There were two presentations about new functionality in Spring at JavaPolis 2006. I took a few notes on them.
Spring OSGi by Costin Leau
The Open Services Gateway Initiative (OSGi) is a component management framework, with flexible version management and support for runtime changes to the components. Some of the features of OSGi are:
- version and dependency declaration in a JAR's manifest file
- dependency declarations include version specifications
- support multiple versions of the same library in the same container
- load, unload and replace modules at runtime.
The terminology used in OSGi for modules is bundles, but I'll use the terms bundles, components and modules interchangeably.
The modules themselves are of two types:
- Passive modules, which export Java classes directly. A client module which depends on a passive module loads the module's classes into its classloader. This means that changes to passive modules are only visible to client modules loaded after the change, or when a client module is refreshed.
- Active modules, which publish proxy services for their Java classes. A client module which depends on an active module makes calls through the service interface. This means that changes to an active module are available immediately to all client modules.
The module types form an interesting distinction, but there wasn't much more made of it. Active modules seem far superior, so I'm not sure why passive modules are ever used.
Spring comes in by supporting OSGi bundles as a built-in bean type. The OsbiBundleApplicationContext allows bundles to be loaded from the OSGi platform and used as if they were normal Spring beans.
Spring itself can even be bootstrapped from OSGi. Simply include the spring-osgi JAR file in your classpath, create a bundle context, and the necessary Spring dependencies will be retrieved from OSGi as well.
The Spring integration also includes listener interfaces for being alerted to OSGi events. Listeners can monitor the addition or removal of OSGi bundles.
Module identity and dependency information for OSGi are declared in a JAR's manifest file. The dependency information is two attributes: a list of Java packages that it requires (imports), and a list of packages that it exports.
Costin gave a demonstration at the end of an OSGi platform running inside an applet. The applet showed the packages currently installed, and he could use a simple Swing application with a single dependency to show how the code could quickly be refreshed to change the behaviour of the Swing application at runtime.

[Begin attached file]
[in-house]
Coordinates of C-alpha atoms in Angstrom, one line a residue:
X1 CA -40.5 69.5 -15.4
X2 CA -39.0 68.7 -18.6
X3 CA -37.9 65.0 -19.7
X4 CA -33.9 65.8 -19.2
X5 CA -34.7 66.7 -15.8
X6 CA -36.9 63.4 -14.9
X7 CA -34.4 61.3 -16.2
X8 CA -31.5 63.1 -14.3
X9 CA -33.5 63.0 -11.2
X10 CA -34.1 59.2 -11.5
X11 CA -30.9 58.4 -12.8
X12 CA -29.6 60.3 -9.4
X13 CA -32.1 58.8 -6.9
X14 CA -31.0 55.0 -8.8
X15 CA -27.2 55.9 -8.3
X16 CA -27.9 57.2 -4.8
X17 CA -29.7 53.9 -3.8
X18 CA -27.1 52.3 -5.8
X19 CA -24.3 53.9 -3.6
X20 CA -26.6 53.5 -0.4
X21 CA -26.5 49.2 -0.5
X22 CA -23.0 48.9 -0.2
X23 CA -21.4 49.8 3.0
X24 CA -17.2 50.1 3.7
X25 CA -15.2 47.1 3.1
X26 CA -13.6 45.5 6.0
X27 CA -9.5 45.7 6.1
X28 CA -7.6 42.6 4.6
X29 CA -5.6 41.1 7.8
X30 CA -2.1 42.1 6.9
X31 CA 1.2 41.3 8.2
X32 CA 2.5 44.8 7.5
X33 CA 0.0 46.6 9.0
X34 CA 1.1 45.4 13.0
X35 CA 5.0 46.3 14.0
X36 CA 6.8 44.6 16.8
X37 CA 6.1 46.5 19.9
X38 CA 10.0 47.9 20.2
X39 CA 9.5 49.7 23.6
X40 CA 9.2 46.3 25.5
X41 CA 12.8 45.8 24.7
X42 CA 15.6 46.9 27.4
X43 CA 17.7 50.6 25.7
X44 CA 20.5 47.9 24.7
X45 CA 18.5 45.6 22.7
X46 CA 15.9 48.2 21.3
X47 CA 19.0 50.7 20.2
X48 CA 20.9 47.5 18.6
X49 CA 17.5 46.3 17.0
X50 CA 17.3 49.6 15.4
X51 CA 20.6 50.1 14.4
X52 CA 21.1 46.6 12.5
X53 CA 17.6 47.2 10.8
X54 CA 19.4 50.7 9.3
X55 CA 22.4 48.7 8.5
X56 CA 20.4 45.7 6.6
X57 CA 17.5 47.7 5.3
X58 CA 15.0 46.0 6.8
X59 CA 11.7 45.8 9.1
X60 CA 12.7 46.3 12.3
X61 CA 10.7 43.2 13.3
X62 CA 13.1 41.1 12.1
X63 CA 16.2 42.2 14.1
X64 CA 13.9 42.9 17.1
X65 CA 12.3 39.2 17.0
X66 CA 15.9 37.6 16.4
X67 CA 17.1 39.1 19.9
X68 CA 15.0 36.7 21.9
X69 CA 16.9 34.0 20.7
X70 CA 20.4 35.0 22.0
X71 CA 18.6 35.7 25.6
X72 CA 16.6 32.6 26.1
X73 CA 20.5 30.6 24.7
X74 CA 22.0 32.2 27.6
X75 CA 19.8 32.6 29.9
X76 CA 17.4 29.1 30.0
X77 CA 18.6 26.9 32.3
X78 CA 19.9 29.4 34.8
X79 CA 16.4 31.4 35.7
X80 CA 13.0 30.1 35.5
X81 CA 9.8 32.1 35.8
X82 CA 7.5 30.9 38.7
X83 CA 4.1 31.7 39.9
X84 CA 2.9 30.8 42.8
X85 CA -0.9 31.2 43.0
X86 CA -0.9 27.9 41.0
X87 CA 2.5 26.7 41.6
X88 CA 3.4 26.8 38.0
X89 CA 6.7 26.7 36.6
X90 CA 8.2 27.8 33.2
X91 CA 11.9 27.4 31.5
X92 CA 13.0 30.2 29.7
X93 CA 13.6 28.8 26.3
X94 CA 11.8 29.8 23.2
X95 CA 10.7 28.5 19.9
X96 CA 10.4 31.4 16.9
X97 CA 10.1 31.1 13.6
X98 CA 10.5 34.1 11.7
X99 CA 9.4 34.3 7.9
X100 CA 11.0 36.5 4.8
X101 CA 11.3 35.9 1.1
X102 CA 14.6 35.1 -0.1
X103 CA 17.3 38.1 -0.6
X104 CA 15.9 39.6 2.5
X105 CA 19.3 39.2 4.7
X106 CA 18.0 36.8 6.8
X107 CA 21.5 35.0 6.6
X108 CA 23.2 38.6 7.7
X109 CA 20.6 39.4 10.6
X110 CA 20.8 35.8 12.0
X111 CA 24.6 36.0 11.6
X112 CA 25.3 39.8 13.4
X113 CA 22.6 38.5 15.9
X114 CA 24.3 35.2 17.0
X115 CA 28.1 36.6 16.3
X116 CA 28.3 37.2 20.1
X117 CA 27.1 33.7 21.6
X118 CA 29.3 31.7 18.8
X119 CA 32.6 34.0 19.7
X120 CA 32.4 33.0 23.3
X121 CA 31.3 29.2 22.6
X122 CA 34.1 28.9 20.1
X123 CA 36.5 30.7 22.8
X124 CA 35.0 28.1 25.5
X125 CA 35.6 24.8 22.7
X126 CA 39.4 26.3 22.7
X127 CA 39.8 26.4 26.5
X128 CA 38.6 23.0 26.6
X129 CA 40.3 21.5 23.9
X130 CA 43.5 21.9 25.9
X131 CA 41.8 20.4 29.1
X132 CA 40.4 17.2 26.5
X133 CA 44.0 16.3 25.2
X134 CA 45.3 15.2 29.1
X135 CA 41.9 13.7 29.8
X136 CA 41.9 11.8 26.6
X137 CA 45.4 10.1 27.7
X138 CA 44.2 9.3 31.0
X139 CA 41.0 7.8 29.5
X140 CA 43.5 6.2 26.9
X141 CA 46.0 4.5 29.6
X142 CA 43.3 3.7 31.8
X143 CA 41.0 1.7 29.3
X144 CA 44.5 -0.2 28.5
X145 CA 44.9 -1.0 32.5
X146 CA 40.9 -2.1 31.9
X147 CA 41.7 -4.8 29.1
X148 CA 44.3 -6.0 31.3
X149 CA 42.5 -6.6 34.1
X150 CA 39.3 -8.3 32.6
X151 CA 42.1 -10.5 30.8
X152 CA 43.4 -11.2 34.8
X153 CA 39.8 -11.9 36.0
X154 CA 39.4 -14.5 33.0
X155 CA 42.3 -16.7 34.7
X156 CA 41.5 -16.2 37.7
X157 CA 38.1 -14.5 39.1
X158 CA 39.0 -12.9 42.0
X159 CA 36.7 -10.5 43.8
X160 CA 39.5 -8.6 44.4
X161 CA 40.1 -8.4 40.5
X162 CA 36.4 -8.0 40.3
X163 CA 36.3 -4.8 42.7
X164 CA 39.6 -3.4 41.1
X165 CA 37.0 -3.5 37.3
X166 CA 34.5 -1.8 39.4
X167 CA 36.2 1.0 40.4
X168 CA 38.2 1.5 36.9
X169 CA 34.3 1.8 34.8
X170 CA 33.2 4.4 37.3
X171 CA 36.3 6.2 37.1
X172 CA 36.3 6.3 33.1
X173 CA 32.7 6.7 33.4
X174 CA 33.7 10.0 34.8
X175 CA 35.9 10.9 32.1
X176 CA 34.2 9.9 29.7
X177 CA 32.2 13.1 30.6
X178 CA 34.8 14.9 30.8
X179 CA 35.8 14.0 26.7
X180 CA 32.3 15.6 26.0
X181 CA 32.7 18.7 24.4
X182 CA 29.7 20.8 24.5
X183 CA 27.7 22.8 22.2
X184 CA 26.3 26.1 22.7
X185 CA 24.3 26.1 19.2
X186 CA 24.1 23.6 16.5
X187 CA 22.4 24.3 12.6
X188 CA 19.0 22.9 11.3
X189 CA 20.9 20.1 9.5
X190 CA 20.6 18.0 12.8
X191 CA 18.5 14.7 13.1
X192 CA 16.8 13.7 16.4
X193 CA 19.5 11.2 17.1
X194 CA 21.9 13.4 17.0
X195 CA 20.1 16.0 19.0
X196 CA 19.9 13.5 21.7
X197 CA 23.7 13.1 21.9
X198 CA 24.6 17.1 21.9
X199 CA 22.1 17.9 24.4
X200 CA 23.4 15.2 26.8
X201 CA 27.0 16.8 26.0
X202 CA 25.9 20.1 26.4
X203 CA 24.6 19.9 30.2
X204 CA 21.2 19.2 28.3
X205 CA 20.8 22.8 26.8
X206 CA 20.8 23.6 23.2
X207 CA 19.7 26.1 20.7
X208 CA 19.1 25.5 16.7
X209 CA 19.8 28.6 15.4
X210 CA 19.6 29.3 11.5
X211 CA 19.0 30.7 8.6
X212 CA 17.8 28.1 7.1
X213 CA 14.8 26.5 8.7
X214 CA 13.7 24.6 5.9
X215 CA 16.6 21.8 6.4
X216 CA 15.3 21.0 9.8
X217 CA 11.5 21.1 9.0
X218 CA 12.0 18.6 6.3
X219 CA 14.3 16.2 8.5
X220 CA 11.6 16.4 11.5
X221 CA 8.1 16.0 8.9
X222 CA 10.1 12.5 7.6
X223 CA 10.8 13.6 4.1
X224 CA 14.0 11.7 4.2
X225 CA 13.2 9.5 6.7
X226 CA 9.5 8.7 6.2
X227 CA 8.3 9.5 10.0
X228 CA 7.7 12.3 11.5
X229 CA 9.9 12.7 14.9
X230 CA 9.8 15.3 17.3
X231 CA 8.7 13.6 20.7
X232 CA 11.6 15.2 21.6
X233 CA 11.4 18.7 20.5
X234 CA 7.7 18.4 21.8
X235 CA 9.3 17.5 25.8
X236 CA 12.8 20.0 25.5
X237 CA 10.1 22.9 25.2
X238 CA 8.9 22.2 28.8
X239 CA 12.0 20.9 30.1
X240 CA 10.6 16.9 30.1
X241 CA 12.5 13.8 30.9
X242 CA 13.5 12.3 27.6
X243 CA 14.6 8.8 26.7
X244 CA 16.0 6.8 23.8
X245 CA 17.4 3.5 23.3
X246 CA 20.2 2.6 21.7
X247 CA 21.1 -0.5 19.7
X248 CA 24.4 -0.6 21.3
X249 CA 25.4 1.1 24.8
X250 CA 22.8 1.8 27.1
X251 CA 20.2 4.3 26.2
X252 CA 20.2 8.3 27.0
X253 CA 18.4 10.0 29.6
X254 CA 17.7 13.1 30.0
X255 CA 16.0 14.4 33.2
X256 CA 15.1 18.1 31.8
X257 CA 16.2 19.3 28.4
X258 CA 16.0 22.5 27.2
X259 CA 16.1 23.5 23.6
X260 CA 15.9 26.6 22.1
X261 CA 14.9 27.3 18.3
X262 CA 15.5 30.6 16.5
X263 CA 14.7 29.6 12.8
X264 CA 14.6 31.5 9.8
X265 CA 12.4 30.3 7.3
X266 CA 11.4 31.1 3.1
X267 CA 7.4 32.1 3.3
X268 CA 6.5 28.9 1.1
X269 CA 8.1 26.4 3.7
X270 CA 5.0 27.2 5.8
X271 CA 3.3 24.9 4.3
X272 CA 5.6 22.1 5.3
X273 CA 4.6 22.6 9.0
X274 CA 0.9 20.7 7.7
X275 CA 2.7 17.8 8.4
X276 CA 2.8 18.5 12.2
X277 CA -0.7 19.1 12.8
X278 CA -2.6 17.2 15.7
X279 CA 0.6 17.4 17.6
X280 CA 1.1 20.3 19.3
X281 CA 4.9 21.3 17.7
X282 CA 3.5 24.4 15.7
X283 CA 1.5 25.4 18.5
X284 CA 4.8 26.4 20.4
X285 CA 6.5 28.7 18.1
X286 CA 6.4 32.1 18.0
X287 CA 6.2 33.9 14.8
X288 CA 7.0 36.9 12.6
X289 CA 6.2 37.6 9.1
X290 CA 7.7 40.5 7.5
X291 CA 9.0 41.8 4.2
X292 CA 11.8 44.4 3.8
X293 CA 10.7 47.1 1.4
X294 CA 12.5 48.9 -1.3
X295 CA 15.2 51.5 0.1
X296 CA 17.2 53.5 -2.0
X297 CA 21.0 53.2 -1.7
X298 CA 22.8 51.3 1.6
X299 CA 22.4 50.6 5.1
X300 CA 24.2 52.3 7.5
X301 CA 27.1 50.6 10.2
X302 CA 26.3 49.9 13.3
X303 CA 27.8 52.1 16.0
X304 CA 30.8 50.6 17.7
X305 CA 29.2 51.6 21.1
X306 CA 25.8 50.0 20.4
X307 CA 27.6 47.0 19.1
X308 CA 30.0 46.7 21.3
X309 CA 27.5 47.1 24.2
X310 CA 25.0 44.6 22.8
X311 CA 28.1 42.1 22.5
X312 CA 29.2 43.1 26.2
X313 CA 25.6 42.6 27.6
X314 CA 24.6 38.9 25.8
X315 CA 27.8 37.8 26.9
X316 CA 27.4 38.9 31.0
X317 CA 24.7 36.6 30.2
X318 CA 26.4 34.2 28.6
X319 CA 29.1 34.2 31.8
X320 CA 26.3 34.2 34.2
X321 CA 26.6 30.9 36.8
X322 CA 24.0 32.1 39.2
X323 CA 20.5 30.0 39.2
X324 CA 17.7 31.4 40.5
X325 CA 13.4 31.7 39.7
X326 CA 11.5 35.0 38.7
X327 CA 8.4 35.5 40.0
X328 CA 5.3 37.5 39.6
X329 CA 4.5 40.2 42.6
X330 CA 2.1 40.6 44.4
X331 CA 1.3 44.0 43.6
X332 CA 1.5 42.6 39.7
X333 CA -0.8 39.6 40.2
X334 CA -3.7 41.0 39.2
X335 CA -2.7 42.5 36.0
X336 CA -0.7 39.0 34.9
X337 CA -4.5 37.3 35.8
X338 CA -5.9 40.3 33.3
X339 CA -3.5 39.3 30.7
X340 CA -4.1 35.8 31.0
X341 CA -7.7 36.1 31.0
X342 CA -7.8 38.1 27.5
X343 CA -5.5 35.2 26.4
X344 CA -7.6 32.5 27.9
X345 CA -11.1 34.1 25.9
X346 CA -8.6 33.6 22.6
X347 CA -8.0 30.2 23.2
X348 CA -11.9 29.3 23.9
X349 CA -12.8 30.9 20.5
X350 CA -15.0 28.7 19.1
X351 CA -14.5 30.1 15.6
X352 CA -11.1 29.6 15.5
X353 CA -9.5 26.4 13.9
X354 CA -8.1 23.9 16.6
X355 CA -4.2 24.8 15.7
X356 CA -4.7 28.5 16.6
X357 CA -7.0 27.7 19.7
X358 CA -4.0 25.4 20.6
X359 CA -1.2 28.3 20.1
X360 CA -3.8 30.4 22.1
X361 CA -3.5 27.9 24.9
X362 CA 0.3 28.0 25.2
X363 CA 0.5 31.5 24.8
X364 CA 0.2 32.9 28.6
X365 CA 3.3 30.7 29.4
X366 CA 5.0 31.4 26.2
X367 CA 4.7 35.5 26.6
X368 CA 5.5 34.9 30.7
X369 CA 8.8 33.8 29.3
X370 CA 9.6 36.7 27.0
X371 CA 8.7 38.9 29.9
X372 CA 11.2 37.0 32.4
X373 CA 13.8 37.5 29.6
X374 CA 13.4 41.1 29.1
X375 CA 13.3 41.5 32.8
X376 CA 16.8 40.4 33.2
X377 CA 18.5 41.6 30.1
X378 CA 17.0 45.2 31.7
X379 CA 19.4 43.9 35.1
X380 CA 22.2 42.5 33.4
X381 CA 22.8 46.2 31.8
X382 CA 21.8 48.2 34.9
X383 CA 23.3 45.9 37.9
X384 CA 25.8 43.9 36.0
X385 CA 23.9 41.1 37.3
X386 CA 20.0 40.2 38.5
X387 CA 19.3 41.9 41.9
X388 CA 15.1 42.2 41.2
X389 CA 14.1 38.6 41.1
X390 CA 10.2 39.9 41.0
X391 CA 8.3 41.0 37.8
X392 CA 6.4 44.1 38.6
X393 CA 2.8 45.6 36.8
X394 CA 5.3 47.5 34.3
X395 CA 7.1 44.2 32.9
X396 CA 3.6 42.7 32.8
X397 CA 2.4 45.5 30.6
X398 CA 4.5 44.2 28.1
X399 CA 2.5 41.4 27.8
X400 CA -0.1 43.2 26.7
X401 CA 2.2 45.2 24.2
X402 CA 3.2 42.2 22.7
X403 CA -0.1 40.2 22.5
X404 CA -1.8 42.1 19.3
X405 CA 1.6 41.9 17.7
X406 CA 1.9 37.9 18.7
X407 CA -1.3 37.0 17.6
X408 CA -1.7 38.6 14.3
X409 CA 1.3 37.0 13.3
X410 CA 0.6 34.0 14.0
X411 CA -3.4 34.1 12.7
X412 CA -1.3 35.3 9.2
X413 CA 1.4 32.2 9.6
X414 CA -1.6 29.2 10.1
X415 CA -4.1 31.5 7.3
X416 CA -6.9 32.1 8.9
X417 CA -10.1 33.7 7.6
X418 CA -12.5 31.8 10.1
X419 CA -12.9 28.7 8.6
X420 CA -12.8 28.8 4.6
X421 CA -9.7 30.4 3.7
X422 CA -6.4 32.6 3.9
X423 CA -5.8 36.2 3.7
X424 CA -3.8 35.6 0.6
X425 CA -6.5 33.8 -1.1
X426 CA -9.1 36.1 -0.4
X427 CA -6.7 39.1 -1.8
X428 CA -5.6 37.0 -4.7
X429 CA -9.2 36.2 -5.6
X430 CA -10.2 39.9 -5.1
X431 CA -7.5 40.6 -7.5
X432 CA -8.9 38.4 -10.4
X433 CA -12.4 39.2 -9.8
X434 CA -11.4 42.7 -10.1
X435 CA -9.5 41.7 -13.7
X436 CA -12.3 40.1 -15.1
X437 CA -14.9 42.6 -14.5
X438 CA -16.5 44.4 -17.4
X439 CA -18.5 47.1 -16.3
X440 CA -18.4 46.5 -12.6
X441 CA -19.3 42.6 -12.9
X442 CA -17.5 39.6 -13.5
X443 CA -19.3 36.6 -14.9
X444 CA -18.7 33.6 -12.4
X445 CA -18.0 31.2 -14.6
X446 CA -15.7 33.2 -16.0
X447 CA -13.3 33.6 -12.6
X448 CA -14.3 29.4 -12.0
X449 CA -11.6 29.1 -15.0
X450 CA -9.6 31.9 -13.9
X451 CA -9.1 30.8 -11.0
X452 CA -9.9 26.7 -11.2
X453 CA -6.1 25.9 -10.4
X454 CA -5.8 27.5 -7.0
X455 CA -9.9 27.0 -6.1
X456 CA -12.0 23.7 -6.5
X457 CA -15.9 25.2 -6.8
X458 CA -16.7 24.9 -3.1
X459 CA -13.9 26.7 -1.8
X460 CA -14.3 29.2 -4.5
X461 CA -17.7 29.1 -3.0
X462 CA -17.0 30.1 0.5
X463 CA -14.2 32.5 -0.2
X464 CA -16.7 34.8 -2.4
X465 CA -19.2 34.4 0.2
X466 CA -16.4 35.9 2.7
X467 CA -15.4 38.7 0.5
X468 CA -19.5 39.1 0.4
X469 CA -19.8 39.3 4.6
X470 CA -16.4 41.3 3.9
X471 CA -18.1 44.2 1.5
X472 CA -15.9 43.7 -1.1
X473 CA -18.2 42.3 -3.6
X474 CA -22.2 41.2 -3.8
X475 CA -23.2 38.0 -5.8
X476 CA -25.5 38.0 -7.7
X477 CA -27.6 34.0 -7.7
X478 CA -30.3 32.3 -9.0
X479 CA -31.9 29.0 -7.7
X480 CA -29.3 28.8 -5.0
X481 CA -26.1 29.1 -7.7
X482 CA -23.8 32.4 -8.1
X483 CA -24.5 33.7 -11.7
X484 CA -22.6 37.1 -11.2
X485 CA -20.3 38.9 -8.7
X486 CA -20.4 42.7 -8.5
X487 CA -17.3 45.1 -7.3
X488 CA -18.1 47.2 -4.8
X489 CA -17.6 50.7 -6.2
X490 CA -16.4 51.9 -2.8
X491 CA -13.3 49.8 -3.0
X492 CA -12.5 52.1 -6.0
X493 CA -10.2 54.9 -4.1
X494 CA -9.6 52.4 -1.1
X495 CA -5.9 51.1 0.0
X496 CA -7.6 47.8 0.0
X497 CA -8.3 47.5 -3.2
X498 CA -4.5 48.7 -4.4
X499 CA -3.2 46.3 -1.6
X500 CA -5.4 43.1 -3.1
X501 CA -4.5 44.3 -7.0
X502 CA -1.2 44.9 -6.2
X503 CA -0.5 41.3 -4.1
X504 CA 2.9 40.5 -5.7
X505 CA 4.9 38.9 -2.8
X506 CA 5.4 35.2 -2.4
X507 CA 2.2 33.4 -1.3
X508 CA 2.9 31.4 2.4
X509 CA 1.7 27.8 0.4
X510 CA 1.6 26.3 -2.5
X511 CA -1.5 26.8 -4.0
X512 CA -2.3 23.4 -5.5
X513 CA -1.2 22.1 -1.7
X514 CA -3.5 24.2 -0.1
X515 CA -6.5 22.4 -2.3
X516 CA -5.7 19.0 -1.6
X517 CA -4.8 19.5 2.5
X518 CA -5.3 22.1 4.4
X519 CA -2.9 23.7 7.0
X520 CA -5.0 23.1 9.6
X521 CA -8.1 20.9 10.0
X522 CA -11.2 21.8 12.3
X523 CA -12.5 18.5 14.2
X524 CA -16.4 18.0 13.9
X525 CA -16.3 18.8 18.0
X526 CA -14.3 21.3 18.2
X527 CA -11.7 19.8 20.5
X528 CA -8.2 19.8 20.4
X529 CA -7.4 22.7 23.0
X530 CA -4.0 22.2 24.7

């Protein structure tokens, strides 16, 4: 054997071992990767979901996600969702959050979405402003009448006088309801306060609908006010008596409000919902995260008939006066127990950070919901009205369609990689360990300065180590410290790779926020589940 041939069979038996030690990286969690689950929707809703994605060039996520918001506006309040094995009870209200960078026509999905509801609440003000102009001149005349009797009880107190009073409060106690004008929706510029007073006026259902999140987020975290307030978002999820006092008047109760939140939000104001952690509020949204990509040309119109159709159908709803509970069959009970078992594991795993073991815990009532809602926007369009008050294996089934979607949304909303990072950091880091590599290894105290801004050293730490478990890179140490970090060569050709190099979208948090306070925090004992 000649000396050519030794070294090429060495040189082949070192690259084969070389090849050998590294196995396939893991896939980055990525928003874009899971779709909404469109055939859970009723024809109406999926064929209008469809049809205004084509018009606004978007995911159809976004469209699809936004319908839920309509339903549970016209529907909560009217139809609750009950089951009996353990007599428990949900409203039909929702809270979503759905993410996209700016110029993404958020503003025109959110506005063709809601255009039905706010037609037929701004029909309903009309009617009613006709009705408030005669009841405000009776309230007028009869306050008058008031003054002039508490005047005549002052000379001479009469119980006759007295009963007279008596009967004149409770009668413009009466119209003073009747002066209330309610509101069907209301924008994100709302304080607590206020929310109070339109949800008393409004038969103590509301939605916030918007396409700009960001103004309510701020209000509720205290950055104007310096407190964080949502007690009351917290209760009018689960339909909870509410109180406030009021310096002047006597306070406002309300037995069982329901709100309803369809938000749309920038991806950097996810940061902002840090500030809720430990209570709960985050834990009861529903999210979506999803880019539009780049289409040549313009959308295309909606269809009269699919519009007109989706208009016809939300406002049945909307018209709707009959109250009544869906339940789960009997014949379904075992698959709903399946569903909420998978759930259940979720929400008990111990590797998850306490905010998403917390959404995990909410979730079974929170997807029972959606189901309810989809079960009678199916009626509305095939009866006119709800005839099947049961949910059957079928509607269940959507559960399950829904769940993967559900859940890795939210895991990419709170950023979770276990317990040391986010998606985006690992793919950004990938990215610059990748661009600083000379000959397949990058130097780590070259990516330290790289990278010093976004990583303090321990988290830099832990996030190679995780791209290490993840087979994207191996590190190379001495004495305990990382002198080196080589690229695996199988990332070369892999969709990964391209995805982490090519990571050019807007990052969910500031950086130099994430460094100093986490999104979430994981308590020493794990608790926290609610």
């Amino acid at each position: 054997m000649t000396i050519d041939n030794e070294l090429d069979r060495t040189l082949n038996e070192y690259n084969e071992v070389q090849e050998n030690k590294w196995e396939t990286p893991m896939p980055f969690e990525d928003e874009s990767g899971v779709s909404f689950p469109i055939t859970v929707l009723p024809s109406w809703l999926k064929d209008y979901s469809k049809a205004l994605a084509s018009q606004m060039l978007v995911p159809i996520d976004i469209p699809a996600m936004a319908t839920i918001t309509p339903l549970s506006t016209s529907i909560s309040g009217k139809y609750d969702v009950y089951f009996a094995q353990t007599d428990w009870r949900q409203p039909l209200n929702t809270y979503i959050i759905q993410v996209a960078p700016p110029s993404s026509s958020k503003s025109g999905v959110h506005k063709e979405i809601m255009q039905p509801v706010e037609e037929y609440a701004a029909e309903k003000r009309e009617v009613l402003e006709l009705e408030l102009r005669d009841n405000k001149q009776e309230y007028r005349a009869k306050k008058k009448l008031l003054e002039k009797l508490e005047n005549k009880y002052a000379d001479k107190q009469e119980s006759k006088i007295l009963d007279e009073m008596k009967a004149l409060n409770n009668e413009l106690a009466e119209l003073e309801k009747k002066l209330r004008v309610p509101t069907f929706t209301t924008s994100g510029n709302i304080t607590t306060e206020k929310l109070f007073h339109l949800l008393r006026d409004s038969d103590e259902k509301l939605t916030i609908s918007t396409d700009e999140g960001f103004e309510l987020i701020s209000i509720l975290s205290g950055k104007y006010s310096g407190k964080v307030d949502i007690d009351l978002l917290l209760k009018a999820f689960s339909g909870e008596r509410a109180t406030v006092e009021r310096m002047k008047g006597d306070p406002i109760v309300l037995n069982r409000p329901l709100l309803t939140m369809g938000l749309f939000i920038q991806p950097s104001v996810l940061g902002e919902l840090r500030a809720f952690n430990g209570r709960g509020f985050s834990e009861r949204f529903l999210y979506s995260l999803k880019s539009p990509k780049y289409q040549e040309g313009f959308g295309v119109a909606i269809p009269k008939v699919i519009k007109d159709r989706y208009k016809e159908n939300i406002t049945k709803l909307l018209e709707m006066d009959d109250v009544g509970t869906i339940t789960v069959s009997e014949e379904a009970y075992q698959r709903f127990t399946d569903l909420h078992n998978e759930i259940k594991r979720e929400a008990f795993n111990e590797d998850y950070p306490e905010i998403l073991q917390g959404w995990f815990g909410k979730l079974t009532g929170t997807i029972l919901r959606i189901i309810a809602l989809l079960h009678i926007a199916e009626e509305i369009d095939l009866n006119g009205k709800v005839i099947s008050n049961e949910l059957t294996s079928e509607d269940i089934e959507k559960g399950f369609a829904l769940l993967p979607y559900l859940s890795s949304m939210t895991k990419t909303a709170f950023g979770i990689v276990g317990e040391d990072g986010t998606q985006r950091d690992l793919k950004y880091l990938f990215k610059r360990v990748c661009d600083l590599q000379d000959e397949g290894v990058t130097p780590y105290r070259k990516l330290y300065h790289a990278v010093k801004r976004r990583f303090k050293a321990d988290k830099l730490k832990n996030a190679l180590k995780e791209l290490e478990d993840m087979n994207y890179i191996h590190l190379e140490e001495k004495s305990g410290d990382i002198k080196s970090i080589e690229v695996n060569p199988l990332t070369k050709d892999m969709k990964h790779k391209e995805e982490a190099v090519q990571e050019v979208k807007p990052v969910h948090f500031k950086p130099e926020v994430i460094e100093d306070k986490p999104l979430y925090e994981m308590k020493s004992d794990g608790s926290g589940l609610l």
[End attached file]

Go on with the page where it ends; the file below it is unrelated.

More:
My big concern with all this was how it would work inside a web application container. Typically, there are an array of servlets which perform actions for various URL patterns, then servlet filters and listeners, and so on. However, when asked about this important issue, Costin didn't give a convincing answer. He answered something completely unrelated, as far as I could tell, about the dependencies of OSGi itself.
I suppose similarly to Spring itself, the OSGi platform could be brought up by a context listener, and your servlets would delegate business logic to the OSGi-bundled Spring beans. I can't really see a method whereby the servlets themselves or the URLs they handle could be OSGi bundles or configuration therein.
Spring 2 update by Rod Johnson
Goals of Spring 2 were simple: maintain backward compatibility and continue to realise the goals of simplicity and power.
Annotations for transactions have been supported since Spring 1.2, but the new release simplifies the XML configuration by using XML namespaces. For example:
The first line above enables annotation-driven transactions for all beans with the appropriate class annotation. The second enables aspect annotations, which are new in Spring 2.
Aspects seem to be unnecessary to many programmers, but Rod asserts that they're not. When you think about cross-cutting concerns in an enterprise application, you can come up with good examples like:
- service layer operations should be transactional
- data access operations that throw SQLExceptions should be wrapped.
Spring 2 allows powerful AOP functionality by allowing AspectJ pointcut declarations in the Spring context, then referencing those pointcuts in the code with annotations. Apparently with these two technologies, you'll be able to easily implement aspects like the two above.
Spring has been used in some high-throughput transactional systems, and Rod gave some examples of this.
For 2007, one of the main goals of the framework is to integrate OSGi.
Overall, an interesting presentation with some appealing ideas to explore further.